He added: “Jason Roberts has been quite outspoken in his views and has suggested that perhaps white chairman are not trusting black players, or people of colour.

“He has also said that it appears friends of friends are getting jobs, the same old faces.

“John Barnes once said that once you have failed you generally don’t get a second chance being a black manager. It’s difficult to know what the answer is, but there needs to be a solution-focused approach to getting people involved in administration, at boardroom level and in coaching and management.

“I managed Whitton and I was quite successful but some (opposition) managers would mistakenly come up to talk to my white assistant before realising I was the manager. It is quite subtle.

“I have developed players from youth level that have gone on to professional clubs like Ipswich and Derby, but I never had a mentor to work with. Everything was done off my own back.

“Are there enough role-models? From a Suffolk perspective, I may be wrong but I don’t know any black counterparts involved at senior level, in Suffolk, and that concerns me.

“I generally go on coaching courses and I don’t see many people of colour on the course, particularly from a rural perspective, and the answer is why?

“Are we doing enough to get people on coaching courses, is there enough encouragement? Is the FA, Suffolk FA doing enough?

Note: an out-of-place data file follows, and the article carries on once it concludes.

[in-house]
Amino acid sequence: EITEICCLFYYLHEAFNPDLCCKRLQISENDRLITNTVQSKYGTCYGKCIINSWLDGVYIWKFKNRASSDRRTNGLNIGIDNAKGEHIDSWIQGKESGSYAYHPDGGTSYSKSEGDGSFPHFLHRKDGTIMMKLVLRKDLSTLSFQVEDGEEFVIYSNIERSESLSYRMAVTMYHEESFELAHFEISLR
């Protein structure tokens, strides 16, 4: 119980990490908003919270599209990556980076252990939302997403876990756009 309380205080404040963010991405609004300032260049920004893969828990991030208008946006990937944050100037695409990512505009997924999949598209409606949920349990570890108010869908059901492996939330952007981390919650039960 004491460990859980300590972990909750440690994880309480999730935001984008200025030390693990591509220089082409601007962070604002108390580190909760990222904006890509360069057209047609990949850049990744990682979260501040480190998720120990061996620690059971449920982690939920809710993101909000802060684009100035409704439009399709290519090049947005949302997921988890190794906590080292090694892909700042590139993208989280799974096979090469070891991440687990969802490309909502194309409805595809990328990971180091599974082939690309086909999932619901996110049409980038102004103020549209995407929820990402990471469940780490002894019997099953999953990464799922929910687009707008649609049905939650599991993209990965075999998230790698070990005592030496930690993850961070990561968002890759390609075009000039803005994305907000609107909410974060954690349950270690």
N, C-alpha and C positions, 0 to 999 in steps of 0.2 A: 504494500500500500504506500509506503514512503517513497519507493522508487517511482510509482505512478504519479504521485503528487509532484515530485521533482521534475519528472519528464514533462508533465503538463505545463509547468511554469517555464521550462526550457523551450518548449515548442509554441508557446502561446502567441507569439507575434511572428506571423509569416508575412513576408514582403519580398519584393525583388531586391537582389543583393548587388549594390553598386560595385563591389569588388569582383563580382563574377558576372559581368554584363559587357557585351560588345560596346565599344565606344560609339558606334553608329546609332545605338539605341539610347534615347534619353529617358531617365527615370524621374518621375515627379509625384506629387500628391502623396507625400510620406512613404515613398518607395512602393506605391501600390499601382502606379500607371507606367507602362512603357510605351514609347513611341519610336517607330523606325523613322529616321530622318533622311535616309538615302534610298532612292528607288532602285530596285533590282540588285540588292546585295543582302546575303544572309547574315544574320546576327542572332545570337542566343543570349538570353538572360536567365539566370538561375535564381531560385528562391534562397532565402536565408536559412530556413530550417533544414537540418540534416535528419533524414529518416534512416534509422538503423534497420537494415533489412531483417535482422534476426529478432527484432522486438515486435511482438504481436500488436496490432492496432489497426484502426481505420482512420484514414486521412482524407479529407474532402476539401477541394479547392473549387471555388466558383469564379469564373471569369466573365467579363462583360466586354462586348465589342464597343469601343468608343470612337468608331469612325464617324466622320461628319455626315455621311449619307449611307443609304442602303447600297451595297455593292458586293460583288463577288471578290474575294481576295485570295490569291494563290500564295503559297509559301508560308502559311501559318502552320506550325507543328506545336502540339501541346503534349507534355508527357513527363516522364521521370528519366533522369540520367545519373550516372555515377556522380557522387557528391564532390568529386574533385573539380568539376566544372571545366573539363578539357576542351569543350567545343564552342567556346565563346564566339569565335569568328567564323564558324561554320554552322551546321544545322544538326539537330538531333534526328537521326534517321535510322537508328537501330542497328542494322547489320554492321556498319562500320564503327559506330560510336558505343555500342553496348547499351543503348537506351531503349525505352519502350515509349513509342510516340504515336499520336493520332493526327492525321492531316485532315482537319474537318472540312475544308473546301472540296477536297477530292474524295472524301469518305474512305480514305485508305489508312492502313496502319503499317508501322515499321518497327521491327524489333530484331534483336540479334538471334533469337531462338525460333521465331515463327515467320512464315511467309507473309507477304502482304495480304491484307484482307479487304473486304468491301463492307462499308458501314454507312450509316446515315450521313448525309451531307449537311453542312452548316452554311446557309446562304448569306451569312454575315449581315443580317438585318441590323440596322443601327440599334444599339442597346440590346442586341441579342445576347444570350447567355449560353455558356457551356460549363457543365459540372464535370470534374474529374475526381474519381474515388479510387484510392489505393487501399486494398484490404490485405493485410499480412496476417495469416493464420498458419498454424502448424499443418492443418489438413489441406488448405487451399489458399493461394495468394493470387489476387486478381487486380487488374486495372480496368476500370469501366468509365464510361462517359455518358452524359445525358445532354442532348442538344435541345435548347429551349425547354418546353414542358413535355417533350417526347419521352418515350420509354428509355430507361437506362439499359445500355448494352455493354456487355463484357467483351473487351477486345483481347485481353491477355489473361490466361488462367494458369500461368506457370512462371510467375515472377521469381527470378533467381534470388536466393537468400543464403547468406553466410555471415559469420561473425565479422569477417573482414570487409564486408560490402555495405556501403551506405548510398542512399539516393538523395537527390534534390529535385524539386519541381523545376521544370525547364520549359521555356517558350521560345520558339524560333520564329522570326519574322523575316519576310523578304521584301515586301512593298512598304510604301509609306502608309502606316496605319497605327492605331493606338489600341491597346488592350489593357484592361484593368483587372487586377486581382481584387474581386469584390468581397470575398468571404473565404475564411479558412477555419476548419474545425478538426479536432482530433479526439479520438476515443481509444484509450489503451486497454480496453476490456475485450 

A subject so delicate is bound to create controversy, and ultimately, more questions than answers.

Greg Dyke and the aforementioned Roberts have both been vocal in endorsing the controversial Rooney Rule, while other figures in football have been more cynical, fearing all it will do is tick a box.

“I would not be insulted (by the Rooney Rule) if it gave me a platform to showcase my skills and prove I was the best man for the job,” Brown added.

“If there is a better solution, let’s go with it, if it allows more black and ethnic minority candidates to have an opportunity in the game.

“It’s not just about coaching, there are so many other areas of the game that are under-represented.

“If (positive discrimination) is the only way that people can obtain jobs and be part of the community, then fair enough.”

Brown’s day-job sees him working with young students to help them achieve their goals at Suffolk One College – a role similar to his work previously as a youth coach.

“There aren’t many (black and ethnic minorities) people I would suggest hold change-making roles in football,” Brown concluded.

“I’d love to be a change-maker, to make a difference.

“I work in education and come from an area, the other side of town (Ipswich) where aspirations were low when I went to school.

“I want people to see the value of education. If I can be a role model to everyone, that will that will be fantastic.”

Become a Supporter

This newspaper has been a central part of community life for many years. Our industry faces testing times, which is why we're asking for your support. Every contribution will help us continue to produce local journalism that makes a measurable difference to our community.

Become a Supporter